Michael Dummett's approach to the metaphysical issue of realism through the philosophy of language, his challenge to realism, and his philosophy of language itself are central topics in contemporary analytic philosophy and have influenced the work of other major figures such as Quine, Putnam, and Davidson. This book offers an accessible and systematic presentation of the main elements of Dummett's philosophy. This book's overarching theme is Dummett's discussion of realism: his characterization of realism, his attack on realism, and his invention and exploration of the anti-realist position. This book begins by examining Dummett's views on language. Only against that setting can one fully appreciate his conception of the realism issue. With this in place, Weiss returns to Dummett's views on the nature of meaning and understanding to unfold his challenge to realism. Weiss devotes the remainder of this book to examining the anti-realist position. He discusses anti-realist theories of meaning and then investigates anti-realism's revisionary consequences. Finally, he engages with Dummett's discussion of two difficult challenges for the anti-realist: the past and mathematics.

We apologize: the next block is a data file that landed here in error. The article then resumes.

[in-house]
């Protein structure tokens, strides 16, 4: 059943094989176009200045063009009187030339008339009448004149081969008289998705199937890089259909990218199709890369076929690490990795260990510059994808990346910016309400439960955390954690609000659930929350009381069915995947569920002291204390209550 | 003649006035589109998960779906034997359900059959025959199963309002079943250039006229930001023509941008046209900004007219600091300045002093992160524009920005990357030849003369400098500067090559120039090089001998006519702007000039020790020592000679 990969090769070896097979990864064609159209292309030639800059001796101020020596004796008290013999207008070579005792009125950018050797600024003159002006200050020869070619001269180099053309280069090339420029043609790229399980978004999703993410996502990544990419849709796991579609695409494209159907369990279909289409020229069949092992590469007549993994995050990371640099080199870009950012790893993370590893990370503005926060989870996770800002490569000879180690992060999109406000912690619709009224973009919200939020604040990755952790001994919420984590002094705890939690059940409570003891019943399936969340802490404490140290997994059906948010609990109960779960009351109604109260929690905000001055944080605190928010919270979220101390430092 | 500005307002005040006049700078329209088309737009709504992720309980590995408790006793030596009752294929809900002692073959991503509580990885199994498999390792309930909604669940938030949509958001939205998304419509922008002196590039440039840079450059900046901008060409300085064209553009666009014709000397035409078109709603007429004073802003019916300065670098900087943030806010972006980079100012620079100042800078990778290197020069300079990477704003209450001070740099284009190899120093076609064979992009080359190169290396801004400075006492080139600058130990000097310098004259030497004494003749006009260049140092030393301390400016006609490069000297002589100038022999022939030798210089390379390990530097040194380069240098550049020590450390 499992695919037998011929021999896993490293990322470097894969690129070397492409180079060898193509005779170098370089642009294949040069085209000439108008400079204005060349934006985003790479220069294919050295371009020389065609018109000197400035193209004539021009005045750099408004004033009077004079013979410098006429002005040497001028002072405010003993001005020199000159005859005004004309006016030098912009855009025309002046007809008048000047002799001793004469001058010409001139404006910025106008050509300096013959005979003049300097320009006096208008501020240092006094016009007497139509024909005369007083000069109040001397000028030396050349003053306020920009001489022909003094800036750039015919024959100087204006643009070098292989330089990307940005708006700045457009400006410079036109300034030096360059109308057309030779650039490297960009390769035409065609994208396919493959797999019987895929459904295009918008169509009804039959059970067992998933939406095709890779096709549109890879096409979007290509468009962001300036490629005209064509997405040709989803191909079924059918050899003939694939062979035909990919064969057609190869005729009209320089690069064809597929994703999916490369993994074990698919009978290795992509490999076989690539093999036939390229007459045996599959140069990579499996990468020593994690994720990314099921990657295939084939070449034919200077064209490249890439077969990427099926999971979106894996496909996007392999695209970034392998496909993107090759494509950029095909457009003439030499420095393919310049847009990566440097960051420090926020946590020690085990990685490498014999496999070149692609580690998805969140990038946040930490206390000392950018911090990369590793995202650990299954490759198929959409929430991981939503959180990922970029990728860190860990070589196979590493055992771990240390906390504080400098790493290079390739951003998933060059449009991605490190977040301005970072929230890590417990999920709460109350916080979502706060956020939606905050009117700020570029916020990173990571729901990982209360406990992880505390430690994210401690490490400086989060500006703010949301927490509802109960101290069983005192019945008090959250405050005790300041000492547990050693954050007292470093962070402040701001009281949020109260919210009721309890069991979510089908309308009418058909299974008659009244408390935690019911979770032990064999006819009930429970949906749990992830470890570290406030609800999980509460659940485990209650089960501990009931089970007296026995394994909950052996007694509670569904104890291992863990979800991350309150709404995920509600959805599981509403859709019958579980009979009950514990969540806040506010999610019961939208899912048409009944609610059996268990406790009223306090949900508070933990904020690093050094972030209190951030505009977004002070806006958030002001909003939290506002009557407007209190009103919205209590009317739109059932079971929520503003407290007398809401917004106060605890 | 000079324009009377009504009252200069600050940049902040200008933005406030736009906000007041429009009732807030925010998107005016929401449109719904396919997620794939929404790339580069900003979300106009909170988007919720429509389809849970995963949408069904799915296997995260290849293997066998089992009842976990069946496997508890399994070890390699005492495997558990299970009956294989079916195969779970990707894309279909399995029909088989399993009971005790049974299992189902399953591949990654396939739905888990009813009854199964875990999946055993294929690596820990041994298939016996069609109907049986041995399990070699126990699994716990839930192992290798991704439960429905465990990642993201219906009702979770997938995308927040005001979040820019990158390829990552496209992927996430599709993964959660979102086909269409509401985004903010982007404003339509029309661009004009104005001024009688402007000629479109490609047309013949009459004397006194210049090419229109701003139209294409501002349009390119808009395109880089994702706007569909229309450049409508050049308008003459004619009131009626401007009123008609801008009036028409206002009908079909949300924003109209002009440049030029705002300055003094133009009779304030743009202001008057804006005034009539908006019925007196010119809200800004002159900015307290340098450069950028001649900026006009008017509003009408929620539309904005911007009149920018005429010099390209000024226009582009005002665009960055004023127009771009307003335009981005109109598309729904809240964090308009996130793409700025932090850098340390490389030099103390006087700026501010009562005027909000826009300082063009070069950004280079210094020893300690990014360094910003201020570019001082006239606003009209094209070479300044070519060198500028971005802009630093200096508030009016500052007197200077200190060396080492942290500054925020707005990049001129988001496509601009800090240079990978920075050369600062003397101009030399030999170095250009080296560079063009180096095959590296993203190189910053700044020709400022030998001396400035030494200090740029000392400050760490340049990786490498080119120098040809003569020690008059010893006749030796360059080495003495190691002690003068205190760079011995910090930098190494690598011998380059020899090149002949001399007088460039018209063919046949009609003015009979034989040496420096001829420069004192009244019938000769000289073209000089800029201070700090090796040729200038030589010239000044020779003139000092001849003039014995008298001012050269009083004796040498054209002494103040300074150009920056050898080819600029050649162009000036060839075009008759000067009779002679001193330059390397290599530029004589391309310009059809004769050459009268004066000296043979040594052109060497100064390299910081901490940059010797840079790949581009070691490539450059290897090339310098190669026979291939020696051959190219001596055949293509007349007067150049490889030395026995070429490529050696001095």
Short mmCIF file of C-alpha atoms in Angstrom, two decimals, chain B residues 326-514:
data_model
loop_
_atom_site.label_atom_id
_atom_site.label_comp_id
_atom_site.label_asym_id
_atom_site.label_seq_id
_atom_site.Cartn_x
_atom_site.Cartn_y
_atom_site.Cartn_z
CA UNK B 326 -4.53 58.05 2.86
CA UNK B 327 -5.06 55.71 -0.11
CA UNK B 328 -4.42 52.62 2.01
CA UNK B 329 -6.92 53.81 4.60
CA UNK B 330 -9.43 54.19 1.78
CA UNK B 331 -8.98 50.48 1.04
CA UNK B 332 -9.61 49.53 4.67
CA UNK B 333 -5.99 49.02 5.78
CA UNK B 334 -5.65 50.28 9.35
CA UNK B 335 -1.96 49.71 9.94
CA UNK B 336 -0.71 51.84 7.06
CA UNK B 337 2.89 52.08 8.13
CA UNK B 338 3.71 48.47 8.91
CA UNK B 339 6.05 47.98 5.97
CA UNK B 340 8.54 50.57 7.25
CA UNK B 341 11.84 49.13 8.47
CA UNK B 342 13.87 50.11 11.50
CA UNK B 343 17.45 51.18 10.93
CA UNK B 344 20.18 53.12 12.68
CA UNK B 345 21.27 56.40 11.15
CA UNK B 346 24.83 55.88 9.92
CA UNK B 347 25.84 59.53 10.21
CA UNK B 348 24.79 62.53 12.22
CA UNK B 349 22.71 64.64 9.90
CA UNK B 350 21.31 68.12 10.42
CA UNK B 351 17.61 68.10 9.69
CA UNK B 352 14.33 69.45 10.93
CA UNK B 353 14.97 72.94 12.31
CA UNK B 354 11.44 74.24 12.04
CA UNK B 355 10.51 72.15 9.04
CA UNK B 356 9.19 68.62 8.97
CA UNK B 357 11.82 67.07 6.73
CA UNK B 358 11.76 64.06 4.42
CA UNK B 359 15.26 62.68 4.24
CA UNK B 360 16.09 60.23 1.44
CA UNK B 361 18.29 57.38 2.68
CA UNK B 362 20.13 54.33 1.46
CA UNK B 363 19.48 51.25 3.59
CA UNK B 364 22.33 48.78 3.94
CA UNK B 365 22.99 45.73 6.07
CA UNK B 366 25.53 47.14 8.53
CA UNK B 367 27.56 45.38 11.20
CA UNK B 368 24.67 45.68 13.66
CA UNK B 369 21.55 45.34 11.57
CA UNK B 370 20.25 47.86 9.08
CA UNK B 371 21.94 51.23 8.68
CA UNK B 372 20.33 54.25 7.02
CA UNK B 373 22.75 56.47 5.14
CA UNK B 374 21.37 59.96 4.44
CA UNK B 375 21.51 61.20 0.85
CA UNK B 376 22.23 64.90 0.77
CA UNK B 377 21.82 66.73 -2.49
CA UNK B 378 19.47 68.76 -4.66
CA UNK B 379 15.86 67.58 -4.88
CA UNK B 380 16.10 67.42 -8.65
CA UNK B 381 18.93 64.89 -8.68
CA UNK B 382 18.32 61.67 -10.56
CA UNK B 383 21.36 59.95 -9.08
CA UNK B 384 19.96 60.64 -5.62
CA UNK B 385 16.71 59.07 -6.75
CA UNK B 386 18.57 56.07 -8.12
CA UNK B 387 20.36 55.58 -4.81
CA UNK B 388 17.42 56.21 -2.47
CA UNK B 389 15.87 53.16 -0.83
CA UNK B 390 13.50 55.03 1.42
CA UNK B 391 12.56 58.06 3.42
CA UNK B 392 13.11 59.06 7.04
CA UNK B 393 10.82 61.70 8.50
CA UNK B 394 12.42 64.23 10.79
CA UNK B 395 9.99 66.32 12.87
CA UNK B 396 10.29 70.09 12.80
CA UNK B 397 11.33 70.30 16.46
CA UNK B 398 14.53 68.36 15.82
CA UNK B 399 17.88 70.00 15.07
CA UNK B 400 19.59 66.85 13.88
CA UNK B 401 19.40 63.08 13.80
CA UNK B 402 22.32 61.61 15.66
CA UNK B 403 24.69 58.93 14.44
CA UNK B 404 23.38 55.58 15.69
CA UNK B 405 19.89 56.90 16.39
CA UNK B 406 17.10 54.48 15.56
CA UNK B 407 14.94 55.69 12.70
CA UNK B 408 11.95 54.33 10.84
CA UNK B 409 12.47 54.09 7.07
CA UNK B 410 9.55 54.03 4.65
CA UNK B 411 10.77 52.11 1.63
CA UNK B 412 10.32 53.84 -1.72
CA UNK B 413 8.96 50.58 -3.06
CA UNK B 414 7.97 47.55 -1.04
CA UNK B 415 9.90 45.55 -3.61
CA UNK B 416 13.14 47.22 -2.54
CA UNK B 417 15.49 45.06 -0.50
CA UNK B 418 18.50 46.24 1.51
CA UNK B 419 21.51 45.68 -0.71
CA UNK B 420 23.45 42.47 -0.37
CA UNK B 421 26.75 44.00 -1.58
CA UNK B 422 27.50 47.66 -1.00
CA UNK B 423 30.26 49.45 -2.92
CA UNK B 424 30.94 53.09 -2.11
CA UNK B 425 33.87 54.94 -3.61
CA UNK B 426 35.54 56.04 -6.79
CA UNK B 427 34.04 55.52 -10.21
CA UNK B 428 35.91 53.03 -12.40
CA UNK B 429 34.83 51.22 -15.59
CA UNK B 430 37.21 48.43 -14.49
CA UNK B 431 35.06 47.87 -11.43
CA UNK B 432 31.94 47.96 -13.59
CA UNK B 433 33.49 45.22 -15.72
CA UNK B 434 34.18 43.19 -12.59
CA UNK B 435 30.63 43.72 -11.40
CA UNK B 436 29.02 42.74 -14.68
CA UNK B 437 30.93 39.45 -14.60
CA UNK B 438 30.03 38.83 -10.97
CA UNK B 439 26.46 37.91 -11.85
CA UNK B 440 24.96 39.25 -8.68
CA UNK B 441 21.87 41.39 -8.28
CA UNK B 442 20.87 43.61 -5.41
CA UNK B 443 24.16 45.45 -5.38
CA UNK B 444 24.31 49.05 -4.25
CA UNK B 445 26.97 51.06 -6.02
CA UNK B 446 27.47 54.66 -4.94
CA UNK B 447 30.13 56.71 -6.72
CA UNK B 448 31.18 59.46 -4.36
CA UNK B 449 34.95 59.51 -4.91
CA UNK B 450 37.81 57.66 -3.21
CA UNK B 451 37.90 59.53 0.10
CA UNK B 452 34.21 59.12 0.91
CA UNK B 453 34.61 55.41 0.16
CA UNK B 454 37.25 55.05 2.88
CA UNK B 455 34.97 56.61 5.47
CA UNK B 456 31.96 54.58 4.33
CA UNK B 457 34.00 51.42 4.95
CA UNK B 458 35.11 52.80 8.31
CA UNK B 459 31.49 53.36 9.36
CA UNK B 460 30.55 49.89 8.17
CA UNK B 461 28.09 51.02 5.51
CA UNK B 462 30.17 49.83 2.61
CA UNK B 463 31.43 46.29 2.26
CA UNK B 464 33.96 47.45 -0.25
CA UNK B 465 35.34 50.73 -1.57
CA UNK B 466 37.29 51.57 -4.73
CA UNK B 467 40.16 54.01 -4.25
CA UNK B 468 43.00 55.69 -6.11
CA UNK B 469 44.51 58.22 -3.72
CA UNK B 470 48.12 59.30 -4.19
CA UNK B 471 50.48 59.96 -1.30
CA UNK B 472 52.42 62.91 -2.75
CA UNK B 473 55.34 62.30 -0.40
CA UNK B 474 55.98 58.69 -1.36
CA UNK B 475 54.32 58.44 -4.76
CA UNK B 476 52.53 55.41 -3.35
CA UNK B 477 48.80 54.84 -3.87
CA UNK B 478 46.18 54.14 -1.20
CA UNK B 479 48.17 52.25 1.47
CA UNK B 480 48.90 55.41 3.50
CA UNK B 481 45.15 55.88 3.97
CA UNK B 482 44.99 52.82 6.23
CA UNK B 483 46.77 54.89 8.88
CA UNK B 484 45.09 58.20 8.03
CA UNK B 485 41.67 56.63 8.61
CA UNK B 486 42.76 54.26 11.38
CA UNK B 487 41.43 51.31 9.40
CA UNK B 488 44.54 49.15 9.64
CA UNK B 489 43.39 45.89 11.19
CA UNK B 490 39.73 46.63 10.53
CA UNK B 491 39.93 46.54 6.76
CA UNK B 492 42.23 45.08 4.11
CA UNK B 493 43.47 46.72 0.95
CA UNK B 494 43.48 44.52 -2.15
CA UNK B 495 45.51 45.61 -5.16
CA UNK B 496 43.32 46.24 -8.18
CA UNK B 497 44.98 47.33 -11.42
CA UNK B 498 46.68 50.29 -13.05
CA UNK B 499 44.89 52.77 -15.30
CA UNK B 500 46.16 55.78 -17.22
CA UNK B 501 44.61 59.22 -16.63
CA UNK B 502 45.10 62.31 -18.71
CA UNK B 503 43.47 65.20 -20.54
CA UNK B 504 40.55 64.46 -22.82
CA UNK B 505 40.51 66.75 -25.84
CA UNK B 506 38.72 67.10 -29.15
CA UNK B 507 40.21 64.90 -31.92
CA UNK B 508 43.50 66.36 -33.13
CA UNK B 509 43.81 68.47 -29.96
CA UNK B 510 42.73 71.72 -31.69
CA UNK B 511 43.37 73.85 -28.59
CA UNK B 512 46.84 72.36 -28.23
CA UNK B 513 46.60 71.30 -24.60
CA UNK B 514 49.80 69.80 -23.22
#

Why are philosophers, as opposed to, say, linguists and psychologists, puzzled by language? How should we attempt to shed philosophical light on the phenomenon of language? "How to Understand Language" frames its discussion by these two questions. The book begins by thinking about the reasons that language is hard to understand from a philosophical point of view and, armed with the fruits of that discussion, begins searching for an approach to these questions. After finding fault with approaches based on philosophical analysis and on translation it undertakes an extended investigation of the programme of constructing a theory of meaning. Donald Davidson's advocacy of that approach becomes pivotal; though, the book endorses his broad approach, it argues strongly against the roles both of truth theory and of radical interpretation.
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